Author has written 11 stories for Card Captor Sakura, and Magic Knight Rayearth/魔法騎士レイアース.
I think that I will begin to write again. You see, my health was very poor during my first year of college, and being a "honors molecular genetics major and double minor in German and French with a pre-med distinction" didn't help either!
I have just recently been reading some of the reviews for my works, and I must say that my eternally faithful (although not extremely plentiful!) readers touch me so greatly with their lovely and extravagant praise of my work. In "Like Birds in the Wind," more than a few reviewers admitted to having tears in their eyes at the end. . . now what more could a girl or author ask for from anyone?
I feel more secure in myself now, that I want to share myself, and reading the new story "The Second Wife" will very much give you insight into my childhood and upbringing, my intense education in the humanities and arts, and the expectations, social and familial, that I was required to meet on a daily basis. But now with my concentration on medical school and becoming a surgeon, I am not so ready to promise a new chapter every week, so my faithful and very much beloved readers must bear with me, as they always have!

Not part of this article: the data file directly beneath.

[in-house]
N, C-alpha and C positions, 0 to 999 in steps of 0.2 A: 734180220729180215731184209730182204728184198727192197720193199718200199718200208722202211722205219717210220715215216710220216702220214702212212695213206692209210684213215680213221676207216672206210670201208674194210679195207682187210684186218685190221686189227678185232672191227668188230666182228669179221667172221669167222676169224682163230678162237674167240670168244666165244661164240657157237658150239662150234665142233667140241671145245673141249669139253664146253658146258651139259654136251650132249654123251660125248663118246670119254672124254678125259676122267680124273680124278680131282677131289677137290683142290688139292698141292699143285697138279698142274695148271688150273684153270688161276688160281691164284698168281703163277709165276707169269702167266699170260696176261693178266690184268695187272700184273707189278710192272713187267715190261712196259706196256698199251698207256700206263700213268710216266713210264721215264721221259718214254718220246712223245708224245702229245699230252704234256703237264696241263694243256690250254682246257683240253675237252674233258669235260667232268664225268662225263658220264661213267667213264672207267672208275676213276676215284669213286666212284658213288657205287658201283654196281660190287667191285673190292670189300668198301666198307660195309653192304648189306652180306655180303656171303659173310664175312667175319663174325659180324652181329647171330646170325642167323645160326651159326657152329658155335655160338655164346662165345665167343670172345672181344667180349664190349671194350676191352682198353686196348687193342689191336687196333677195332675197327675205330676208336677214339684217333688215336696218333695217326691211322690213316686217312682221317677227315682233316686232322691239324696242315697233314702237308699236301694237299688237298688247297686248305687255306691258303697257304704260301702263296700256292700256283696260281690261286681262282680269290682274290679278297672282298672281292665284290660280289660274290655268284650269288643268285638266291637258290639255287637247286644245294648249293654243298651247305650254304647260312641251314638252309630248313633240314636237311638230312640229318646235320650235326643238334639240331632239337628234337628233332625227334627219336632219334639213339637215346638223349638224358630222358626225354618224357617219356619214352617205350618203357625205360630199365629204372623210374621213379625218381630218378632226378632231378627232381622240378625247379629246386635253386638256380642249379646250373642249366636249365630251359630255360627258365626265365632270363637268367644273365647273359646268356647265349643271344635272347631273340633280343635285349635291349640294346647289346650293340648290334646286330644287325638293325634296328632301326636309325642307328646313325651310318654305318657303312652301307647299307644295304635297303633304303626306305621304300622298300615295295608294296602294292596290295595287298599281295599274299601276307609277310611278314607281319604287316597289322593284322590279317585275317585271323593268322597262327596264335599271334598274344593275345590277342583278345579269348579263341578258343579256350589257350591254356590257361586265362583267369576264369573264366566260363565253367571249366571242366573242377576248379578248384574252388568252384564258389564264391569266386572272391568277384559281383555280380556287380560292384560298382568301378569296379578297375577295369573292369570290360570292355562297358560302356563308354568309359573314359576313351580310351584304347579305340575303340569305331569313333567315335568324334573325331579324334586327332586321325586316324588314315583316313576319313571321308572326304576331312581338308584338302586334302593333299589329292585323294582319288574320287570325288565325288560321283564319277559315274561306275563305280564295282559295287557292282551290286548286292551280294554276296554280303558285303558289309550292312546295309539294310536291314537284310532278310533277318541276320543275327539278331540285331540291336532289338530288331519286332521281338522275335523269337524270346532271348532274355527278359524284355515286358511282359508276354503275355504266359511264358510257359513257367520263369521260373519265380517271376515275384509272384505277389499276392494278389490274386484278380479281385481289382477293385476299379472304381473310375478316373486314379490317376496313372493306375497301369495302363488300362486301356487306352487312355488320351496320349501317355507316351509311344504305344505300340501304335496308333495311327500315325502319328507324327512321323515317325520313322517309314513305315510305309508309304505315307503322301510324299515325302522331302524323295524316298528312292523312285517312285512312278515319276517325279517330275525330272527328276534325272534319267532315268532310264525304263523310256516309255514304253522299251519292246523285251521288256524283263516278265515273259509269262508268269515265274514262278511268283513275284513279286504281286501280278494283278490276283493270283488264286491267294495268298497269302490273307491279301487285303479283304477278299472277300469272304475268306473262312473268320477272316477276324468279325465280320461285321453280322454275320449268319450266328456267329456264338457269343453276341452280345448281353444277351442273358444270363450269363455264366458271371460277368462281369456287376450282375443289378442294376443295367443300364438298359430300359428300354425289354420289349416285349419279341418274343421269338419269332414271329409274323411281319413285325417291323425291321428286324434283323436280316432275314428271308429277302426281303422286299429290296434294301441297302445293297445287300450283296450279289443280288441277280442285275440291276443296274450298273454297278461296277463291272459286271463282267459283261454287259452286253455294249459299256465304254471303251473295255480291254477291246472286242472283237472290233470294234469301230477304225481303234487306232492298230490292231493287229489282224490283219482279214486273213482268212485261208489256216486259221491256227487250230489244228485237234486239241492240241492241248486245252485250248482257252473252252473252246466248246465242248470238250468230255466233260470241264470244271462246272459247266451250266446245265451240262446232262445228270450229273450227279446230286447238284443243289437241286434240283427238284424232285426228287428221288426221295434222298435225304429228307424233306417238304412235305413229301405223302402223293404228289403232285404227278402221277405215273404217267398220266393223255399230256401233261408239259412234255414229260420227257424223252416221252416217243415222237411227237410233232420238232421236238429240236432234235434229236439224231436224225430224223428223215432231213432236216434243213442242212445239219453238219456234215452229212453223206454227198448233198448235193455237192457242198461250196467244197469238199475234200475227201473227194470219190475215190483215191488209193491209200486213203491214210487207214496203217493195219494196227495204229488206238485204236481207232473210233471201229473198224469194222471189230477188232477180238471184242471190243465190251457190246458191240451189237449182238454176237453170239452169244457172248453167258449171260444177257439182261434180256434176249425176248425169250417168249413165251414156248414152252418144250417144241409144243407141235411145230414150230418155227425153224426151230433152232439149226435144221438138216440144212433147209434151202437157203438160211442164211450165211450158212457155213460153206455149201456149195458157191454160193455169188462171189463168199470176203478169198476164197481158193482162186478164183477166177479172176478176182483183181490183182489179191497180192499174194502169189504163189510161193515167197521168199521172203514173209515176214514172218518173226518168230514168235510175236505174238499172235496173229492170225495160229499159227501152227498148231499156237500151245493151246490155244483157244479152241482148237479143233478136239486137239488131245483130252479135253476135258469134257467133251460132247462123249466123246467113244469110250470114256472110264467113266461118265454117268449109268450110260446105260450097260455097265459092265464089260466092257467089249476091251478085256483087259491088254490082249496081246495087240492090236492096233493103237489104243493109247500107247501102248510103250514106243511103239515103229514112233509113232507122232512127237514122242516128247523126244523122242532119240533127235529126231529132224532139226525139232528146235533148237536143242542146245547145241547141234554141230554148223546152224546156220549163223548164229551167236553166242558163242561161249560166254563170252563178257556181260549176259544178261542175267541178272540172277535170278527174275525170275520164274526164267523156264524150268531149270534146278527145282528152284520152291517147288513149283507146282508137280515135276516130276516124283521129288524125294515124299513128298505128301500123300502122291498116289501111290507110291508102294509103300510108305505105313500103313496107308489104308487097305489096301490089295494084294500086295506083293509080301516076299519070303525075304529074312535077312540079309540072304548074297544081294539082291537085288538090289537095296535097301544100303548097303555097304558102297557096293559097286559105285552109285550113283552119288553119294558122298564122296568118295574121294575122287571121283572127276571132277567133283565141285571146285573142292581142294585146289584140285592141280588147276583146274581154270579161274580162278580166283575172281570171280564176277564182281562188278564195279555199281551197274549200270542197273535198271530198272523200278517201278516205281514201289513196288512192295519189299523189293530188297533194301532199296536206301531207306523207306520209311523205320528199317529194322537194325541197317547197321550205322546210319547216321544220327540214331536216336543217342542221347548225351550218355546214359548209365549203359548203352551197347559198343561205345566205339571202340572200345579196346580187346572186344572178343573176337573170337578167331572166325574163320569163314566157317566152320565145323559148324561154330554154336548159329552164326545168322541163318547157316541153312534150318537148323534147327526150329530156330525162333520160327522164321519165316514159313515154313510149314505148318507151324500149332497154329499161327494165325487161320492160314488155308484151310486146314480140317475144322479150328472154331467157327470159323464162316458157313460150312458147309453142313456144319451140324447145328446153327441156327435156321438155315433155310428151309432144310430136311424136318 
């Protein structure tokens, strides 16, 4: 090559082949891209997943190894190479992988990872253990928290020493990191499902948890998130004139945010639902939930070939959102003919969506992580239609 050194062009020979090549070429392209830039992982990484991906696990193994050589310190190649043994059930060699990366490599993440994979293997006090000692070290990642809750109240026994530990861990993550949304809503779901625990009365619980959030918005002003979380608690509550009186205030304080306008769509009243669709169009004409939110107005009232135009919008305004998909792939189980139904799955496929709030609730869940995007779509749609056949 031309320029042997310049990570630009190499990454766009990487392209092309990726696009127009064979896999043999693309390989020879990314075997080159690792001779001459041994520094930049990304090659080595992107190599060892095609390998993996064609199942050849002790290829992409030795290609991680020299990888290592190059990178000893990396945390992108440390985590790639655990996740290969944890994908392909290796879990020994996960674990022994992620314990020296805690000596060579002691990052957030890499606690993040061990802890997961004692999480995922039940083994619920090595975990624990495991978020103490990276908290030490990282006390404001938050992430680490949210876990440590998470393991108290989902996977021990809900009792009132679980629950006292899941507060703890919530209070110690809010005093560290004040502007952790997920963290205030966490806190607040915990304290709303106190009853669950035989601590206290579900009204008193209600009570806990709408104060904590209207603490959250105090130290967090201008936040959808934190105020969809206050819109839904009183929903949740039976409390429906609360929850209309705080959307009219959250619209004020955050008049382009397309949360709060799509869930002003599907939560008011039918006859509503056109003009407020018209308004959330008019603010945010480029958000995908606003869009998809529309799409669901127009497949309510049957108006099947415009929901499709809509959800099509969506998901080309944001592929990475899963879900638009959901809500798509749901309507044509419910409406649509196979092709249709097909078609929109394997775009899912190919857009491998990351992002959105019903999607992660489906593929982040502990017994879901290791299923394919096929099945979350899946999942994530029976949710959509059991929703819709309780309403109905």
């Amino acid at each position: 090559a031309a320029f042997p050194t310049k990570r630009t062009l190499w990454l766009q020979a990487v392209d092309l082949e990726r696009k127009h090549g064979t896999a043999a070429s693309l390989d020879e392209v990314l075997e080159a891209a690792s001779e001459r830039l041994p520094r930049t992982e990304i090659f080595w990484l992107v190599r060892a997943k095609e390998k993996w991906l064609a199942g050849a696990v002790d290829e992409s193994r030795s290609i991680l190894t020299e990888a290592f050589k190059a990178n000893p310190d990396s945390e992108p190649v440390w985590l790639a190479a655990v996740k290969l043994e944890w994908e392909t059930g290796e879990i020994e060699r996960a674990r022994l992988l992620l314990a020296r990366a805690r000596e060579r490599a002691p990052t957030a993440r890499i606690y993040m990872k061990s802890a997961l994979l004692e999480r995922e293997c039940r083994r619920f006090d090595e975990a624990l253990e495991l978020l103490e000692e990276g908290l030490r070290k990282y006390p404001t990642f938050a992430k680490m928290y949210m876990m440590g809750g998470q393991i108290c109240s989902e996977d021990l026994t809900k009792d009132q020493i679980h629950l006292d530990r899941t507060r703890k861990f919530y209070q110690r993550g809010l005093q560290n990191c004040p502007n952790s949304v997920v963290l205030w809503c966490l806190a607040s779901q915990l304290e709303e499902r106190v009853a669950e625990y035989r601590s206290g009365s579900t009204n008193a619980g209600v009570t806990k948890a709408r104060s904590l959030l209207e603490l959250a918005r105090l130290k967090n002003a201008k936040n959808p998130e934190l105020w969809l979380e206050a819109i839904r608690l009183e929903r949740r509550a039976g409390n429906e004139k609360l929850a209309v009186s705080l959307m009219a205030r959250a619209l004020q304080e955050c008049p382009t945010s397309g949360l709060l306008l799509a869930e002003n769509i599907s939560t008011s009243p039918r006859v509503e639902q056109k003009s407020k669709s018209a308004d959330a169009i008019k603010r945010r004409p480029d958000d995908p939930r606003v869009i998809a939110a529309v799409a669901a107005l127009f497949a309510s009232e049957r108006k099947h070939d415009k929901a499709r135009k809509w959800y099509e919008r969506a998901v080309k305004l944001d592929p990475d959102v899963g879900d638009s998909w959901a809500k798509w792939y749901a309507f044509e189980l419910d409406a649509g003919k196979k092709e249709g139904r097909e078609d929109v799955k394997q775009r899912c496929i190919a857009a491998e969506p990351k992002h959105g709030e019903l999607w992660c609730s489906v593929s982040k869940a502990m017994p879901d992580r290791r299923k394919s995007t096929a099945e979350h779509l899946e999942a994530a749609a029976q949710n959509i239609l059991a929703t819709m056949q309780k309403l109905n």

However, I do find that writing for my adoring (and equally adored) audience gives me a little respite from everyday stress; it is intensely therapeutic, and I will do my best to finish "The Eastern Mountain" and "The Second Wife." And if there is time, I hope to begin a few other new projects, one based on the novel "The Count of Monte Cristo," which will be ExT (of course!), and also perhaps one inspired by "The Age of Innocence."
You see, those last two novels, by Alexandre Dumas and Edith Jones Wharton, respectively, are tragic love stories, and since I have lived one of my very own, they are very close to the heart. (For all those interested, I think it is high time to write a piece about my own life, too, because it has been acknowledged as a very beautiful but dark story.) I, however, do not find it quite so beautiful, because one shouldn't have to have a "very beautiful but dark story" in one'spast when one is just nineteen.
And I want to thank my wonderful, wonderful readers, who, although they might not know it, were adistant but steadfast beacon of shining light for me when I had despairingly believed that all the lights in the world would be darkened forever.You have my greatest gratitude and highest affection for your endearing kindnesses, your wit, and your very singular gifts with the written word.